The US nuclear industry likes to point to Asian costs as the "real" economics of nuclear builds.  They frequently blame nuclear opponents for their economic troubles, arguing that irrational opposition drives up costs by elevating safety standards and plant delays unnecessarily.  If only they could just get on with their work, the argument goes, new reactors would be very inexpensive even in the United States.

Such arguments are actually unhelpful, even to the industry itself.  They deflect attention from real structural problems in the way they operate and manage risk, and the sooner they fix those problems, the sooner they have a chance of a competitive market offering without the coddling hand of government. 

The reality is that nuclear has a number of characteristics that make it difficult to build cheaply, regardless of where the plants are built.  The facilities are capital intensive and complex, a combination that often triggers significant construction delays and overruns well beyond the nuclear sector.  Think of big tunnel, highway, and building projects. Financing costs are high not only because the project is big, but also because investors worry a great deal about overruns, and therefore require more compensation for risk.  Interest compounds mightily because large investments take years to begin producing revenues even in the best of times.  This makes the levelized costs of power sensitive to financing costs and delays, as interest on a large investment base continues to compound during delays.   It also means that taxpayers and investors alike are right to favor smaller, quicker-to-build sources of energy or energy efficiency to very large nuclear plants.

Subsidies in the west: cheap money, shifting risks to ratepayers and taxpayers

In Western countries, the industry has focused on trying to get subsidized debt, both through using tax-exempt bonds and through government guarantees on borrowing.  The government loan guarantees subsidize nuclear projects in two ways:  by allowing higher risk projects to borrow at a lower interest rate (the "risk-free" Treasury rate rather than a rate reflective of the project itself); and by enabling them to use much more debt (which is less expensive than equity) than would be possible in a market transaction.  Purchase guarantees have also been popular in the UK.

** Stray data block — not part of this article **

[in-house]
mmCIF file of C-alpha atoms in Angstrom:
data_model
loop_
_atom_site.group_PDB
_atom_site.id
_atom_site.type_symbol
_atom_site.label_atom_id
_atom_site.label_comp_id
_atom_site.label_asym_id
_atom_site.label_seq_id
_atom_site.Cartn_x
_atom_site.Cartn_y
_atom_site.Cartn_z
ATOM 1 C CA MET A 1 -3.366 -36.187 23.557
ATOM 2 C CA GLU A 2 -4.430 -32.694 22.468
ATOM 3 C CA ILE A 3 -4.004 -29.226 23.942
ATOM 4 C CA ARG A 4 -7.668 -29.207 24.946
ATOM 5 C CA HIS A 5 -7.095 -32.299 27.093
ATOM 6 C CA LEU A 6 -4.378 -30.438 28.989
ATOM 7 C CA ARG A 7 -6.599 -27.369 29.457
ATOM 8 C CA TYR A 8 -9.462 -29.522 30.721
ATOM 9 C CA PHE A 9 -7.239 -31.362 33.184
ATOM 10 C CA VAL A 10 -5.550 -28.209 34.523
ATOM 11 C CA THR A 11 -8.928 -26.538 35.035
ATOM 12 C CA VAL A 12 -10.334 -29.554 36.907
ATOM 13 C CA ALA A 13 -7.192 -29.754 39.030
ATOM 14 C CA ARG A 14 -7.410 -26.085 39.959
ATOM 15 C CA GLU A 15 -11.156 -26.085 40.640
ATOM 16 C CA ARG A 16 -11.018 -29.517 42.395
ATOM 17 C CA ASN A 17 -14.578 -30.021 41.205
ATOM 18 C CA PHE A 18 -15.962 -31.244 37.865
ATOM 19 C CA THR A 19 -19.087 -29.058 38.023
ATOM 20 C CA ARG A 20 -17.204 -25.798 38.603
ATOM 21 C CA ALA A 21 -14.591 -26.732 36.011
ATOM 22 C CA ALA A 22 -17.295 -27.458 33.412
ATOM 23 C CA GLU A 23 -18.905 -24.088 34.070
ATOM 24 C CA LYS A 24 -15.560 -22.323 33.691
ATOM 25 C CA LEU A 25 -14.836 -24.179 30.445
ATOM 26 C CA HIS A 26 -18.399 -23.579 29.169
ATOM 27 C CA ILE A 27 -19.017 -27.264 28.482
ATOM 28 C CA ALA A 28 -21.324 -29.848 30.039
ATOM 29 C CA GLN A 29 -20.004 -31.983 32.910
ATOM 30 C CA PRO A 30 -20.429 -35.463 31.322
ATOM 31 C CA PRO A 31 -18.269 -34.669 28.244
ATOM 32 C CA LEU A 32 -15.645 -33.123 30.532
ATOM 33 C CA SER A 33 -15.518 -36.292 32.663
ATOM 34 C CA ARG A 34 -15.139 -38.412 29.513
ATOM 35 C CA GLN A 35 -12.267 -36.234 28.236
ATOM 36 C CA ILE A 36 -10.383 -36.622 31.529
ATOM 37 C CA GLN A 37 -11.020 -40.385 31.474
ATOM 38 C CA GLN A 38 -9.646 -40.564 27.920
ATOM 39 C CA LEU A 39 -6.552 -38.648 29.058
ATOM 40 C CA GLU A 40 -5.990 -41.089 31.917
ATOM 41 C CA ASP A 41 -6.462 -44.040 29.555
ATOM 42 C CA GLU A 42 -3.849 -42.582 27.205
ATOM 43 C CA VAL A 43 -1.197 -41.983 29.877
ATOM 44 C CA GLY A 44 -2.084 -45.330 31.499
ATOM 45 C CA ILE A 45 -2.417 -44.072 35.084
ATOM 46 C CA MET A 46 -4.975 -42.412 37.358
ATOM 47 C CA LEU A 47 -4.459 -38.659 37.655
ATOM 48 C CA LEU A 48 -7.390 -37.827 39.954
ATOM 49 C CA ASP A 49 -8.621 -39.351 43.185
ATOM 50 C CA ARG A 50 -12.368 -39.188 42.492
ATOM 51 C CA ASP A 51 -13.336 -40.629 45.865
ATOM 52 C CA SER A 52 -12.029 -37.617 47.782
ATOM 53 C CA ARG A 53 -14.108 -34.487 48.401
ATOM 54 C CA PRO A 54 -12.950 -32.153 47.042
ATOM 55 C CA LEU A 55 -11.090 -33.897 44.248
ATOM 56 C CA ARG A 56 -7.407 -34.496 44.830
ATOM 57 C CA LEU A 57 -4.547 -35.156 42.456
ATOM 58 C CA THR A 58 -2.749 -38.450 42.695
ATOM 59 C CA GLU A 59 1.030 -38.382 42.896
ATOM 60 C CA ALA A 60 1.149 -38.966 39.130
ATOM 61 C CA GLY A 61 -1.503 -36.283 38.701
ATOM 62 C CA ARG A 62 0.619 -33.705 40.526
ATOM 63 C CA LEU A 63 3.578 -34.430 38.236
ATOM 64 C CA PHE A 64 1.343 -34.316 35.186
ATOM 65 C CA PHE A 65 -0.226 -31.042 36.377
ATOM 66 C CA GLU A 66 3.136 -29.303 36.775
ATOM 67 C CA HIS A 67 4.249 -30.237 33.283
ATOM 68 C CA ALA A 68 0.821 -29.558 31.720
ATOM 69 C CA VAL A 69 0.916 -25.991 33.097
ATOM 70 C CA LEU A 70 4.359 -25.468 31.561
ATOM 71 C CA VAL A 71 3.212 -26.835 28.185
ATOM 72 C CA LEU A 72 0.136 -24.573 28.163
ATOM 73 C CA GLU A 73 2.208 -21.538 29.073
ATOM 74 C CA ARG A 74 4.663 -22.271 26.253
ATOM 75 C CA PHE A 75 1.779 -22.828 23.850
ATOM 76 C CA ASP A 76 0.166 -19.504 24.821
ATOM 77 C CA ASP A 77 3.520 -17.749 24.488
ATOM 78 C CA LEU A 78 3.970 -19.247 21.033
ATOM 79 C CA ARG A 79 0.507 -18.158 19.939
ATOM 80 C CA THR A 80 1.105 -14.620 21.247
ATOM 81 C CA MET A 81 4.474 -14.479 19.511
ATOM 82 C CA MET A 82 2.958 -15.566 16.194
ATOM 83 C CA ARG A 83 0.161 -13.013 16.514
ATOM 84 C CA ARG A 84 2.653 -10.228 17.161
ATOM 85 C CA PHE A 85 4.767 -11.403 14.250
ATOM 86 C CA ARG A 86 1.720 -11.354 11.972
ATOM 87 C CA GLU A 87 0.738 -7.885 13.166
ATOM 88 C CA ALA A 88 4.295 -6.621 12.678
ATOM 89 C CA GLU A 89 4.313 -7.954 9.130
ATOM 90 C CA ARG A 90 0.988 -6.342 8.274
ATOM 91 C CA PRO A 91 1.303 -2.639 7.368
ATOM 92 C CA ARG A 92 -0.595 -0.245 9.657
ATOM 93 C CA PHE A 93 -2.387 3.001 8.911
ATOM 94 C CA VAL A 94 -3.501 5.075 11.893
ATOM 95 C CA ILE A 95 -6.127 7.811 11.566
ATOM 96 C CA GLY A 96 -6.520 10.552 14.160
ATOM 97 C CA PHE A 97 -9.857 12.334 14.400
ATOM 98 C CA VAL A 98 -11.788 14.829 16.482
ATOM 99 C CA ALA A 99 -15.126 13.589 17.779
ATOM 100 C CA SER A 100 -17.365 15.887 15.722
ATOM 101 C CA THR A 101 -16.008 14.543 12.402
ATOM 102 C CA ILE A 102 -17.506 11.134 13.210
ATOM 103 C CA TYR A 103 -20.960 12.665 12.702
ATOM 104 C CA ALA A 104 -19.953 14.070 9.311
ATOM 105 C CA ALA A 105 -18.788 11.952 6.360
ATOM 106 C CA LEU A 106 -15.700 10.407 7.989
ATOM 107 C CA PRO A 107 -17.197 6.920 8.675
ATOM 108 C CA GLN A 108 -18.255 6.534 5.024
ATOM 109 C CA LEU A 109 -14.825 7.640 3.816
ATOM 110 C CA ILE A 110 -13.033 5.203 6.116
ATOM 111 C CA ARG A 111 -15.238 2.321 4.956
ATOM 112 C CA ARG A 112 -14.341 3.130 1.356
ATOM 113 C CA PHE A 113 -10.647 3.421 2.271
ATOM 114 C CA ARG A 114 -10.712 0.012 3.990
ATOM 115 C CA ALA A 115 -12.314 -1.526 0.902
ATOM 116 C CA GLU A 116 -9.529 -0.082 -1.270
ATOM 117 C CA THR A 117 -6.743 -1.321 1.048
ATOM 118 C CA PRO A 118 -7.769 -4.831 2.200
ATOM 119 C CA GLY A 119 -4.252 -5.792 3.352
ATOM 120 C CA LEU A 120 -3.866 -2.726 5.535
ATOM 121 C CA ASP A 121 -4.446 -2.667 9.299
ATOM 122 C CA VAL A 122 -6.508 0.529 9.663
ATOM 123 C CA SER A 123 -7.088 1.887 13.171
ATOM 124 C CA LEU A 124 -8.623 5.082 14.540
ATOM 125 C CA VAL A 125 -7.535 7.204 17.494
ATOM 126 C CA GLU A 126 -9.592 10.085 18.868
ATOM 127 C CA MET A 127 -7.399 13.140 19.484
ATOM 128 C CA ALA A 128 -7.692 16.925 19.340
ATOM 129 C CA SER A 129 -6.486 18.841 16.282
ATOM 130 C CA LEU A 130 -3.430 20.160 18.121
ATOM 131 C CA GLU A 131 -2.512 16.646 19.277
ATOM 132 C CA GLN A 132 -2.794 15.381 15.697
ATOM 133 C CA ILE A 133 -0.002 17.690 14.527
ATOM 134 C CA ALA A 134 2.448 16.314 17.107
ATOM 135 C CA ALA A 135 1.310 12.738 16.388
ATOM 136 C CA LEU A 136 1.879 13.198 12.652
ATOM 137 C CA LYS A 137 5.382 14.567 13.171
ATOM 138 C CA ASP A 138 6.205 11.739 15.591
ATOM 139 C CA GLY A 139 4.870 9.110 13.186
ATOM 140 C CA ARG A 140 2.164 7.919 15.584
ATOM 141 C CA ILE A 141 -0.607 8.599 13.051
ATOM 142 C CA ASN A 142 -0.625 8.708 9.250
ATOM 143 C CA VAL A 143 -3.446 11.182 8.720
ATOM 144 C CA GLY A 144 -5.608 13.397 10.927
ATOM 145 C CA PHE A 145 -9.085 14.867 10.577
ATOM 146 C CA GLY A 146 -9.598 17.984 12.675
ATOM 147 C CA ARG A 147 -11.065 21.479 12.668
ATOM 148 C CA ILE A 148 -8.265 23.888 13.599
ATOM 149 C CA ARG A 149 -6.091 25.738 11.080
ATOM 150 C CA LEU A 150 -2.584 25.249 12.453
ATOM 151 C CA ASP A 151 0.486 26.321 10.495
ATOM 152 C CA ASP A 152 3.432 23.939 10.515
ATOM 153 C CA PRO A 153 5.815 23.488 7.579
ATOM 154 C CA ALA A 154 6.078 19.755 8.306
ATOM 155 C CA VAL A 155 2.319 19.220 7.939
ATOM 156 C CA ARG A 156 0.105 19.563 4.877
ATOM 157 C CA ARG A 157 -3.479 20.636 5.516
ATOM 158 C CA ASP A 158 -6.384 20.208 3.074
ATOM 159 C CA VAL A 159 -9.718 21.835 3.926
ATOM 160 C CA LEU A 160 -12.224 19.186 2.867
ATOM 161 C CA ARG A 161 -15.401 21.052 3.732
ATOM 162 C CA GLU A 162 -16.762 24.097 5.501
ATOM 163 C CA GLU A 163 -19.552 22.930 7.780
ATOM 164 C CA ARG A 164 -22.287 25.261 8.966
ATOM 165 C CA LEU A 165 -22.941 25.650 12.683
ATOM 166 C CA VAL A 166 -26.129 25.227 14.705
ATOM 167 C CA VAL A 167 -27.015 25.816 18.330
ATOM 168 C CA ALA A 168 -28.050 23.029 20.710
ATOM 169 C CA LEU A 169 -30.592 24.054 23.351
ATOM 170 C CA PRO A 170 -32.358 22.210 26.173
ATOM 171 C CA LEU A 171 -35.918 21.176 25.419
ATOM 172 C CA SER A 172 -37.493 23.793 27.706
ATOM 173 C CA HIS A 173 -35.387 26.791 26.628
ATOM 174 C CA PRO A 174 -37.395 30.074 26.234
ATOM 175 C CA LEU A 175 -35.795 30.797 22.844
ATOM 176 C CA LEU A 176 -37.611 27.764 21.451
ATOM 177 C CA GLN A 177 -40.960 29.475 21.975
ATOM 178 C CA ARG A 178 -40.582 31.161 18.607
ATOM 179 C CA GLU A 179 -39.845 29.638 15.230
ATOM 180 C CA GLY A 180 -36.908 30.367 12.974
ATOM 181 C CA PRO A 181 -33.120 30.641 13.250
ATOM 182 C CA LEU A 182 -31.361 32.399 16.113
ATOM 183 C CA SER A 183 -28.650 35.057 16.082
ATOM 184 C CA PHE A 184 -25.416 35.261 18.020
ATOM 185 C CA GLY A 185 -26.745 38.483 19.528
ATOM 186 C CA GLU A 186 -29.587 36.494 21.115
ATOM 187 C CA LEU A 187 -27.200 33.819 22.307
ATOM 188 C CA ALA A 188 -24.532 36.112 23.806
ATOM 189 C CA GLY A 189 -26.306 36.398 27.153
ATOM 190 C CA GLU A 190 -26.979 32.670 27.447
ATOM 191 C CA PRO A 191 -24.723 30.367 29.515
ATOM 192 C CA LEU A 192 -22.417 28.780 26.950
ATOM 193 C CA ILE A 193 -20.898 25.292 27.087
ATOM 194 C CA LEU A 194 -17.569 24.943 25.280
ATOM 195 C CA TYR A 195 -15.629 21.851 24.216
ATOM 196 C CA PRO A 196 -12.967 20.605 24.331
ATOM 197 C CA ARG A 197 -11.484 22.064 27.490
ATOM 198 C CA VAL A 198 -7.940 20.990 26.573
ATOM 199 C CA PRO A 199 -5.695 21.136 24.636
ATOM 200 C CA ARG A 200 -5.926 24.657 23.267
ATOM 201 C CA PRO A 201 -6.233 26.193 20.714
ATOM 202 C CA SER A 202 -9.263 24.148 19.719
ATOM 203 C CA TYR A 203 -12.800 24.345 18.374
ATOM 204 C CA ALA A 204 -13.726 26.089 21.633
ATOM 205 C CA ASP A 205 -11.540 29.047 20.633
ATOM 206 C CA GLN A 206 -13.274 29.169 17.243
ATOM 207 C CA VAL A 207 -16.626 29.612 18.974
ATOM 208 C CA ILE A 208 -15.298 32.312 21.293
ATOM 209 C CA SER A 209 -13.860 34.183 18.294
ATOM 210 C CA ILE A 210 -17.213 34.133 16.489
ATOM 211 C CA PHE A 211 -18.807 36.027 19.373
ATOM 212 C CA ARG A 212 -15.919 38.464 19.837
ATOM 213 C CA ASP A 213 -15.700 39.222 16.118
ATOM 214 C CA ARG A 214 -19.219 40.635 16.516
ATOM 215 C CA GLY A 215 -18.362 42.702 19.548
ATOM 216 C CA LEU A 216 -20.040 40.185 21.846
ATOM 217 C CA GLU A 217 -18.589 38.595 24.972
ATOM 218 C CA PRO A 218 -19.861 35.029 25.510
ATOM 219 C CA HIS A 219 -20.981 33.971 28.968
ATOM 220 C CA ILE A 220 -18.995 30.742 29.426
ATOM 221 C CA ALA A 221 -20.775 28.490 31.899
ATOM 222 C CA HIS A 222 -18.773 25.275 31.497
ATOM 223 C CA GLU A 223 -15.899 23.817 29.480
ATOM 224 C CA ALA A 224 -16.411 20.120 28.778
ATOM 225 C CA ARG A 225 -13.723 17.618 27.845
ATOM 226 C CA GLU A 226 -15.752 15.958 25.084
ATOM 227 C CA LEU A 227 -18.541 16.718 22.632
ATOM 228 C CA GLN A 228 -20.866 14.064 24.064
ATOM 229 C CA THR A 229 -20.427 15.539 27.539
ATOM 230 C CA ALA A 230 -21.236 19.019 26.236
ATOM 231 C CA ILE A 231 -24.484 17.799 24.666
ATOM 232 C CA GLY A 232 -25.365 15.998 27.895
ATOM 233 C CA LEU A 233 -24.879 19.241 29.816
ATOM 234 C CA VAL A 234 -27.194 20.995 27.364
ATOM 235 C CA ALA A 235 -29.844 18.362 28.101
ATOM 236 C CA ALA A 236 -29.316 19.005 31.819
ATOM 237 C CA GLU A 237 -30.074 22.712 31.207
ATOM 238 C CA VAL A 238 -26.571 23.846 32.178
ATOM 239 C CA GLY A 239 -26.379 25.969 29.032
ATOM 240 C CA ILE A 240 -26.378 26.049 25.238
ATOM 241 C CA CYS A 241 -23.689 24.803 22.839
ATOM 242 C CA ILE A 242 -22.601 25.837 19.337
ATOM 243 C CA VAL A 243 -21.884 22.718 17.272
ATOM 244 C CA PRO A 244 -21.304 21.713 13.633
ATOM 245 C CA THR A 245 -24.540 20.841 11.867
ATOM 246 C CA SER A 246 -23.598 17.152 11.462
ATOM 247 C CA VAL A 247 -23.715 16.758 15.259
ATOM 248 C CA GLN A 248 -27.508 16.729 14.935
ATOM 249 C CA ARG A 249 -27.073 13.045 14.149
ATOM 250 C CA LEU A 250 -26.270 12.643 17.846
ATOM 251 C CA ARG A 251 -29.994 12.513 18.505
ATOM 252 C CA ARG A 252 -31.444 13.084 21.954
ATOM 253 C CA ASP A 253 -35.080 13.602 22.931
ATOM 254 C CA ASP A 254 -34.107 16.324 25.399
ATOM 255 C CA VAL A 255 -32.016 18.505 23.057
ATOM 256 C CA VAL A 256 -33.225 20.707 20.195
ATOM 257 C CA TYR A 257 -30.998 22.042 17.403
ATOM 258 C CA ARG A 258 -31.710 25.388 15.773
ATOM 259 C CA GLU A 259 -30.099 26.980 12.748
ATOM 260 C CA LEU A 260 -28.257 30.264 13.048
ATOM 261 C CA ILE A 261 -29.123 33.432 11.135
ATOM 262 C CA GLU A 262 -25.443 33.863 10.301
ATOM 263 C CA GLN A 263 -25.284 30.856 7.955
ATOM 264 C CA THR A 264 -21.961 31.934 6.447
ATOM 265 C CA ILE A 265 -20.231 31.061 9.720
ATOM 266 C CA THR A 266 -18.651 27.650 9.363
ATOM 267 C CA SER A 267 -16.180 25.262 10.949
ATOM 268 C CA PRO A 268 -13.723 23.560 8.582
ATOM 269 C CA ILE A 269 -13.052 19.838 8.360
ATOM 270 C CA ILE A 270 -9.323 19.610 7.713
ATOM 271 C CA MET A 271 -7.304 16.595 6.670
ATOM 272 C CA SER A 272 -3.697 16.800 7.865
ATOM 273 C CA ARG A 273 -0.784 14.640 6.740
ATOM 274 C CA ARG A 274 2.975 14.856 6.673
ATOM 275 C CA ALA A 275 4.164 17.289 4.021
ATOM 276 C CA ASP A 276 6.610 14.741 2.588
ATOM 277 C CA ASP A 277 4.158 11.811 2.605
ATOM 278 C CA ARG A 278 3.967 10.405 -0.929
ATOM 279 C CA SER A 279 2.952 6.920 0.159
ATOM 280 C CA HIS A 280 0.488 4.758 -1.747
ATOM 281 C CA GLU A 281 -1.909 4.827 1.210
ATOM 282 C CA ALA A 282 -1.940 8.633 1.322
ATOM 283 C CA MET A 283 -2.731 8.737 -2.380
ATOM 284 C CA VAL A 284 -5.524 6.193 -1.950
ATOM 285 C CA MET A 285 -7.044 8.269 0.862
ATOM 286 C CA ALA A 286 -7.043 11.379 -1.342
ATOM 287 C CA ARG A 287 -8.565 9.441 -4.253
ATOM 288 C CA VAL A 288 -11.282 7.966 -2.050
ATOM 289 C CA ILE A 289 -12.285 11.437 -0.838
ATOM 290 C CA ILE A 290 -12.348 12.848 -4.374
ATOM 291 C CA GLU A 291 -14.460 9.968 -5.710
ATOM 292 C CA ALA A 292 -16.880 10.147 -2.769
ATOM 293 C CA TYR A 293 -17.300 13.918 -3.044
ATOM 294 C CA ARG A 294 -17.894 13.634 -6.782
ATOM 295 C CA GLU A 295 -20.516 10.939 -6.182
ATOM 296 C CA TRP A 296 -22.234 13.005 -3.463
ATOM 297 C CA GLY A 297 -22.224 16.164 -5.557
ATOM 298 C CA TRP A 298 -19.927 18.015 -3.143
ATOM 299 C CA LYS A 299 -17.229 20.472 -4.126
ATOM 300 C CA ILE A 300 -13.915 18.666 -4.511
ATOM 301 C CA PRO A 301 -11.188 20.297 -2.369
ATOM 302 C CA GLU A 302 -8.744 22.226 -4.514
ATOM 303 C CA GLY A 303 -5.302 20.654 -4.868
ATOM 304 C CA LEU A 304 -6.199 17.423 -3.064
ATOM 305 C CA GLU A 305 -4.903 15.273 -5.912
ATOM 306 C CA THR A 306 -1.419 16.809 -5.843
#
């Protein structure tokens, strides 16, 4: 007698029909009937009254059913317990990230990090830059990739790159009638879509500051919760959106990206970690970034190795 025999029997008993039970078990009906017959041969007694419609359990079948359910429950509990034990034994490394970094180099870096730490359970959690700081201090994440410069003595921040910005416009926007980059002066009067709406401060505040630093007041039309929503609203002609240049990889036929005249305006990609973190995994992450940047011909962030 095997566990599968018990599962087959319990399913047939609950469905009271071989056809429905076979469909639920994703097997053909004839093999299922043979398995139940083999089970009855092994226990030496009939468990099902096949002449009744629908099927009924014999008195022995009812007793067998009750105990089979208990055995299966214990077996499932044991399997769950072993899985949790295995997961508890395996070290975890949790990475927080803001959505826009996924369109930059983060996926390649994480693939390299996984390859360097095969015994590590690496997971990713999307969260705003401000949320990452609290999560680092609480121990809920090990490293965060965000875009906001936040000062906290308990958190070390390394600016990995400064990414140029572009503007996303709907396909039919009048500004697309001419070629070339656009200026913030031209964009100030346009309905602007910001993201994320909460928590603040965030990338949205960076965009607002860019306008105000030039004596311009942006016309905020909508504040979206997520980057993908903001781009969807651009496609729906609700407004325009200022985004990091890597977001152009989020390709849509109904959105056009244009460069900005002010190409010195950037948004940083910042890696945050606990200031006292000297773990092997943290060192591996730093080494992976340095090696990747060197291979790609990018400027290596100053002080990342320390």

The states currently developing new reactors have also employed favorable Construction Work in Progess surcharges that "avoid" interest charges altogether by forcing ratepayers to fund the interest costs upfront.  This works, at least for the utilities.  They even get to keep the money if the plant is never completed.  It's not such a great deal for ratepayers though, as can be seen in a $1.5 billion bill faced by customers in the cancellation of Duke Power's planned Levy reactors in Florida.

Chinese approach:  direct government ownership, very little transparency

Tapping into cheap sources of capital and CWIP has been effective in the US projects that continue to move forward.  But nuclear projects do still face market risk and scrutiny from bond underwriters.  Government subsidy programs are at least moderately visible, and subject to public challenge.  These factors help explain why the vast majority of US nuclear projects announced 7-10 years ago have been cancelled. 

In China, the state is directly involved with key parts of the supply chain and the scale of their interventions is murky at best.  While the World Nuclear Association is often a mere cheerleading squad for the expansion of nuclear power, they do have a good summary of the structure of the Chinese industry.  Many, many of the entities have substantial government involvement, sometimes with ownership shares by both national and provincial interests.  It is likely that somewhere in China, somebody knows how much money has been fronted by the government to each part of their nuclear infrastructure.  One should not expect that analysis ever to see the light of day, however.

Suffice it to say that if the Chinese government views nuclear power as a strategic industry (as it does), the costs they report on any part of the nuclear market need to be taken with a grain of salt.  How much capital is the government putting into not only the reactor projects directly, but into key components in the nuclear fuel chain and related infrastructure?  Are those funds entirely free or at terms more favorable than would be offered in an arms-length transaction?  When there are plant delays or changes in market conditions affecting the value of future power sales, are plant returns and costs adjusted appropriately, or are these costs merely socialized? 

Costs are kept low through other subsidy mechanisms as well:  state funded R&D; less expensive labor, part of which is likely due to fewer options for workers to unionize or organize; and woefully inadequate requirements for accident liability (roughly $45 million --see page 809) -- the losses from Fukushima are $500 billion and counting.  Additional support likely comes through how Chinese nuclear waste is managed and government involvement with uranium mining and enrichment.  Whether Chinese nuclear is really less expensive than reactors in the West, or simply more heavily subsidized, remains an open question.